halloween tips

8 Halloween Safety Tips for Your Pets

Trick or Treat! Candy and costumes are exciting for people but here are some easy tips you can follow to make sure Halloween is fun and safe for your pets too:

1. Keep the candy in the bowl
Halloween candy does not make a good treat for your pets. Most pet owners know chocolate, especially baker’s chocolate, is toxic to dogs, but there is another toxic danger in many candies called xylitol. Xylitol is an artificial sweetener commonly found in gum and mints. It can cause seizures and liver failure in dogs, even in small amounts. If you want to give your pet a treat this year while you indulge in yours, stick to treats made specifically for pets. Or you can surprise them with a new pet toy or chewy stick.

2. Let your animals inside for the evening
With all the commotion going on in the neighborhood, most dogs will want to investigate and most cats will want to hide. For these reasons, you should keep your pets inside. There is an increase in foot traffic as well as car traffic on Halloween making your pets vulnerable to getting lost or hit by a car. Black cats are vulnerable to animal cruelty or “pranks” on Halloween nights and should definitely be kept inside for their own protection.

3. Dress in reflective gear
If you go out trick-or-treating and want to include your pet, make sure your dog has some kind of reflective gear on. Whether it’s a reflective clip on the leash or a vest, making your pet visible to motorists could save their life. These items are inexpensive and available where pet products are sold.

4. Keep pets away from the door when trick-or-treaters arrive
Most dogs want to be the first to the door when the doorbell rings. This makes it difficult to keep them from running out and stressful for trick-or-treaters who may not be as comfortable with barking dogs. If possible, eliminate this problem by keeping them comfortable in another room of the house with stimulating toys or behind a baby gate (if they are small) where they can see the action but can’t get out.

5. Place Halloween decorations out of reach
Fall is a fun time to adorn your home with pumpkins and cornucopias. Corn cobs are an extreme hazard as pets are drawn to them. Unfortunately, some dogs will ingest these items leading to, at the very least stomach problems, or more dangerously, bowel blockages requiring surgery to remove. It’s best to make sure pets don’t have access to your holiday displays.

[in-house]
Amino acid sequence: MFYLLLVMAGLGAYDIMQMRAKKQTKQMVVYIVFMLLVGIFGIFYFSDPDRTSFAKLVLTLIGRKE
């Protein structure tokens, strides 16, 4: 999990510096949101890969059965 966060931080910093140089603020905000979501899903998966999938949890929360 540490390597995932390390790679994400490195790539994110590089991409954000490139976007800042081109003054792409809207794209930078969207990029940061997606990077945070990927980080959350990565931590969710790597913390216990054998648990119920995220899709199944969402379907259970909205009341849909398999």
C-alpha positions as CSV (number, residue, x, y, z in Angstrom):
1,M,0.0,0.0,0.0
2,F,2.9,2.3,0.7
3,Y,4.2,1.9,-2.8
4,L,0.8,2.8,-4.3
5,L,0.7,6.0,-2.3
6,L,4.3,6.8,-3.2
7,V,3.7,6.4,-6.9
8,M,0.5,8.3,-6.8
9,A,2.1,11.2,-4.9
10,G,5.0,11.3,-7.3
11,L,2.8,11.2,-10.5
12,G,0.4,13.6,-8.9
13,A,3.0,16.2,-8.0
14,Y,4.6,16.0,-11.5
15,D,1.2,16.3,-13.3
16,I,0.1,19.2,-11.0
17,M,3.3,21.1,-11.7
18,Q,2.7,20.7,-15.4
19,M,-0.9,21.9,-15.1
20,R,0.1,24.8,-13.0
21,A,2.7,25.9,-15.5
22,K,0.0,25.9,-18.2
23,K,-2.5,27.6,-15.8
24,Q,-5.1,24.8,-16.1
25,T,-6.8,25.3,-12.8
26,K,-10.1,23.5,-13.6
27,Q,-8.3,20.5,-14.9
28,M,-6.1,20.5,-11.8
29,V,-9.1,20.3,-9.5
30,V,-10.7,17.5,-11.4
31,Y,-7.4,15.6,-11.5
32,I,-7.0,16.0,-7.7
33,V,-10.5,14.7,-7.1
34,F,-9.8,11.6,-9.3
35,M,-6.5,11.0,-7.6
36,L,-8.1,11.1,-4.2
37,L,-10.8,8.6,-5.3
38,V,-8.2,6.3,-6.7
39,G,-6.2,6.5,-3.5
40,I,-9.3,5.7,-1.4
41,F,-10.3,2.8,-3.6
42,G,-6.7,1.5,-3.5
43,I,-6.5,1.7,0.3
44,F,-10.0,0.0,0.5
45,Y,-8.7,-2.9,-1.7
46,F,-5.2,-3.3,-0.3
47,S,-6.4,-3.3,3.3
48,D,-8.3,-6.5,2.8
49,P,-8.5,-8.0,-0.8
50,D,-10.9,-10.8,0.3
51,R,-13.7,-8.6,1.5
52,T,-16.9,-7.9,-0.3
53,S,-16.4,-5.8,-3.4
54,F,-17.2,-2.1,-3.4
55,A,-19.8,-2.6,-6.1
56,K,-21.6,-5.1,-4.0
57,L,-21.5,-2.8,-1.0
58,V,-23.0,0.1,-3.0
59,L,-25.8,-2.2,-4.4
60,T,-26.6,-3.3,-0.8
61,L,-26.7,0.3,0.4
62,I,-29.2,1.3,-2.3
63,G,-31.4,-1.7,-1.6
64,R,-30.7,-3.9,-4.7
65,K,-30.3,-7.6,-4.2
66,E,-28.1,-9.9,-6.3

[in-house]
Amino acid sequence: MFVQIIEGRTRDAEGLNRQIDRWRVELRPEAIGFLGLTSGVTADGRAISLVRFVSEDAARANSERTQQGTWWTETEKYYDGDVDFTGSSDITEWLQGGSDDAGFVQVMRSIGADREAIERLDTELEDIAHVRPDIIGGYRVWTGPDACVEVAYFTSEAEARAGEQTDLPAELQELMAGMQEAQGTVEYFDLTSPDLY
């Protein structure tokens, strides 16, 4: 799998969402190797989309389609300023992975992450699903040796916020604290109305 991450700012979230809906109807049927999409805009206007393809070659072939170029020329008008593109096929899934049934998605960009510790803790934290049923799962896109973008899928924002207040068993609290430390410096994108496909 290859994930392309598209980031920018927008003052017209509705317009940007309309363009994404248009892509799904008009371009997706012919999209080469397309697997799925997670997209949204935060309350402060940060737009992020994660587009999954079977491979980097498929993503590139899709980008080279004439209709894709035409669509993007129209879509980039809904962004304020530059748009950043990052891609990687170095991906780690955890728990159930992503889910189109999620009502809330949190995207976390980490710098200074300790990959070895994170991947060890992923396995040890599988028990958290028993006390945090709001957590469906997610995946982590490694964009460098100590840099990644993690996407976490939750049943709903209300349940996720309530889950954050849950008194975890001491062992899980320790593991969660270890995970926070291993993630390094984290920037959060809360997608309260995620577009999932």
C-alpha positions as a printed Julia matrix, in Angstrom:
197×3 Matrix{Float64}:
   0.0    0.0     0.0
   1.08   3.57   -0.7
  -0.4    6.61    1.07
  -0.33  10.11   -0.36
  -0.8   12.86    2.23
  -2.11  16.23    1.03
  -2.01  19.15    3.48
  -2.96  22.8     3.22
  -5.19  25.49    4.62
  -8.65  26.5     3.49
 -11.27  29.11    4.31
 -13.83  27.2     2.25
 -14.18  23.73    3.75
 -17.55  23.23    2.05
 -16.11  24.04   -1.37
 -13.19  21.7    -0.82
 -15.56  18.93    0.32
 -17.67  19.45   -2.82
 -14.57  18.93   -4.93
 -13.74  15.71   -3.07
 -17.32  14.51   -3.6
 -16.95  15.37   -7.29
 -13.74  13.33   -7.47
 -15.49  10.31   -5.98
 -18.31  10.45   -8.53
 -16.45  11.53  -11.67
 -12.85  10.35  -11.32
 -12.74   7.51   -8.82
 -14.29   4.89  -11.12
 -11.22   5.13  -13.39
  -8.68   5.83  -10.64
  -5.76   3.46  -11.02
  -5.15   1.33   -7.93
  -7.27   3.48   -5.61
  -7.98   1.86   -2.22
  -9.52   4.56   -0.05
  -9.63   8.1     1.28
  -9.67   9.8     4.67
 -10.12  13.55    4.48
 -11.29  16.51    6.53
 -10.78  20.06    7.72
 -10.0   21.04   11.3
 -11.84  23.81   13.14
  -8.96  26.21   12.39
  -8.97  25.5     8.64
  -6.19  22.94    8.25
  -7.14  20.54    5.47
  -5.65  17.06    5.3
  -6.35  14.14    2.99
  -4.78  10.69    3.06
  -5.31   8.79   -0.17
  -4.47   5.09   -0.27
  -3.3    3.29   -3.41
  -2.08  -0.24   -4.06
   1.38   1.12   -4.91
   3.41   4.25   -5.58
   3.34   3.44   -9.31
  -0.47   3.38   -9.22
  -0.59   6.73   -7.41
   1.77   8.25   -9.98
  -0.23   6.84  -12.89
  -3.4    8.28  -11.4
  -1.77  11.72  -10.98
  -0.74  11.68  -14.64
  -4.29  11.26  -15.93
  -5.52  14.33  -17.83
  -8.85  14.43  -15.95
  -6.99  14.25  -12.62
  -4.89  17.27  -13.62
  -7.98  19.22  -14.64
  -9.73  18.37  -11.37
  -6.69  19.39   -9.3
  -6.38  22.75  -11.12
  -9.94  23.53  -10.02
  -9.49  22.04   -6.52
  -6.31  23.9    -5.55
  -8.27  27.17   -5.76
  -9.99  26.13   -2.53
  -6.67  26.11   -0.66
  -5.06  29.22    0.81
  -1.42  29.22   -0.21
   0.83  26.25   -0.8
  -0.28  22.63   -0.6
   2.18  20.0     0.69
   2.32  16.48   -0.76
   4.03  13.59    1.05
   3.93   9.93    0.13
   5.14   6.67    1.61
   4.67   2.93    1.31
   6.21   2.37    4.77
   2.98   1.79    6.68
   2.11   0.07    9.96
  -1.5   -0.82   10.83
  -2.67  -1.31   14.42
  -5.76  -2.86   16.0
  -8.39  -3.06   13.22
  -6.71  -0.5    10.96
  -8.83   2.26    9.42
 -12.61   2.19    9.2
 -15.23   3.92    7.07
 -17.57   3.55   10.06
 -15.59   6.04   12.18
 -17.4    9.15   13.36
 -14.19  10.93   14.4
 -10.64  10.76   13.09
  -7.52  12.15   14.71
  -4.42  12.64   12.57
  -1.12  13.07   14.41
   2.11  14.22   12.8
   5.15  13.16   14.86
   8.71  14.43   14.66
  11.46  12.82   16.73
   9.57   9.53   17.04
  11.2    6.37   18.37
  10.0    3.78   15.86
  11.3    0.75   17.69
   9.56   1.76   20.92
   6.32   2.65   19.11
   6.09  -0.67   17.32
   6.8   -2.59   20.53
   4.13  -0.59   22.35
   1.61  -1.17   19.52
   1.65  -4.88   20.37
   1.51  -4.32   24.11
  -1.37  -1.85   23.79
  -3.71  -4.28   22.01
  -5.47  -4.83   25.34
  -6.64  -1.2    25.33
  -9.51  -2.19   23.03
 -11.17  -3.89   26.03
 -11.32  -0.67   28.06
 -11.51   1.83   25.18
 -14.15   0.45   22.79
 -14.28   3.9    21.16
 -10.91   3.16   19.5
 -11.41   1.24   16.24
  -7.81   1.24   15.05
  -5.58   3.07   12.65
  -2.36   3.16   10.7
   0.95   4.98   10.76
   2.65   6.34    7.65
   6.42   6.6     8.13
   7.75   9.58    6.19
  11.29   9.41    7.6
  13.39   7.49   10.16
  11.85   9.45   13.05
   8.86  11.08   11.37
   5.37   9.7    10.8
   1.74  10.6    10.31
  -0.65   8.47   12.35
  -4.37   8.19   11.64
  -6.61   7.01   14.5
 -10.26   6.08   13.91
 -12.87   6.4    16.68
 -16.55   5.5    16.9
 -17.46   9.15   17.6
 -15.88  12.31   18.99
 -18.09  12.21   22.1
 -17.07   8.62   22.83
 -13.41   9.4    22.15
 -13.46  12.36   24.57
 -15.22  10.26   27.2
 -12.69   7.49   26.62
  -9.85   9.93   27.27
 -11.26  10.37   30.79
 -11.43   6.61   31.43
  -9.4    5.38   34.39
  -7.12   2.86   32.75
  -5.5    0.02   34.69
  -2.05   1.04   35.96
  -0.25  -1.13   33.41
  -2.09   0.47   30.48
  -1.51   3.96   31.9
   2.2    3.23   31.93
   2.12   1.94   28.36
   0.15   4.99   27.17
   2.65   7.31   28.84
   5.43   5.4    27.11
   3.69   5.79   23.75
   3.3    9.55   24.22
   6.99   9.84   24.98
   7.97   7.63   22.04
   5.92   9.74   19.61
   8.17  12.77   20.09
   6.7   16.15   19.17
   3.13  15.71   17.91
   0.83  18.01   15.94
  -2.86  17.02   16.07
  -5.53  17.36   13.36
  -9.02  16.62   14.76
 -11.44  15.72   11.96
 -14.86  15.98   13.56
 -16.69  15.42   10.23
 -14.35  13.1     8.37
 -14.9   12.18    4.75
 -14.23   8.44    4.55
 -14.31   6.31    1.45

6. Glow sticks are not chew toys
Glow sticks and glow jewelry are popular items for children to wear or receive while trick-or-treating. While they are filled with a non-toxic material, they are tempting for animals to chew. They can cause a mess if they burst and discomfort for your pet if they are ingested.

7. ID tags should be on
Now that so many pets are microchipped, pet owners often have a false sense of security that their pet will easily be returned if they get lost. Halloween can be a chaotic night and if your pet does get out and a good Samaritan finds them, they most likely will not have access to check your pet’s microchip. Make it easy on everyone and be sure your dog or cat has a tag with your phone number and address. This way, you can give your pet a better chance of making it home that night if they happen to get out.

8. Dressing your pet up? Yay or nay?
Some cats and dogs are “good sports” and will willingly or “put up” with wearing a costume with ease. Others are not. For example, Emily of OGPS’ dogs are photographed in the picture above. While Jonah was content to walk around as a hot dog all evening, Addy refused to wear the hat to her ketchup bottle costume. You know your own pets. Skip the cute costume if it causes them unnecessary anxiety and stress wearing it. Instead you can try a cute Halloween bandana or ribbon for your photo ops.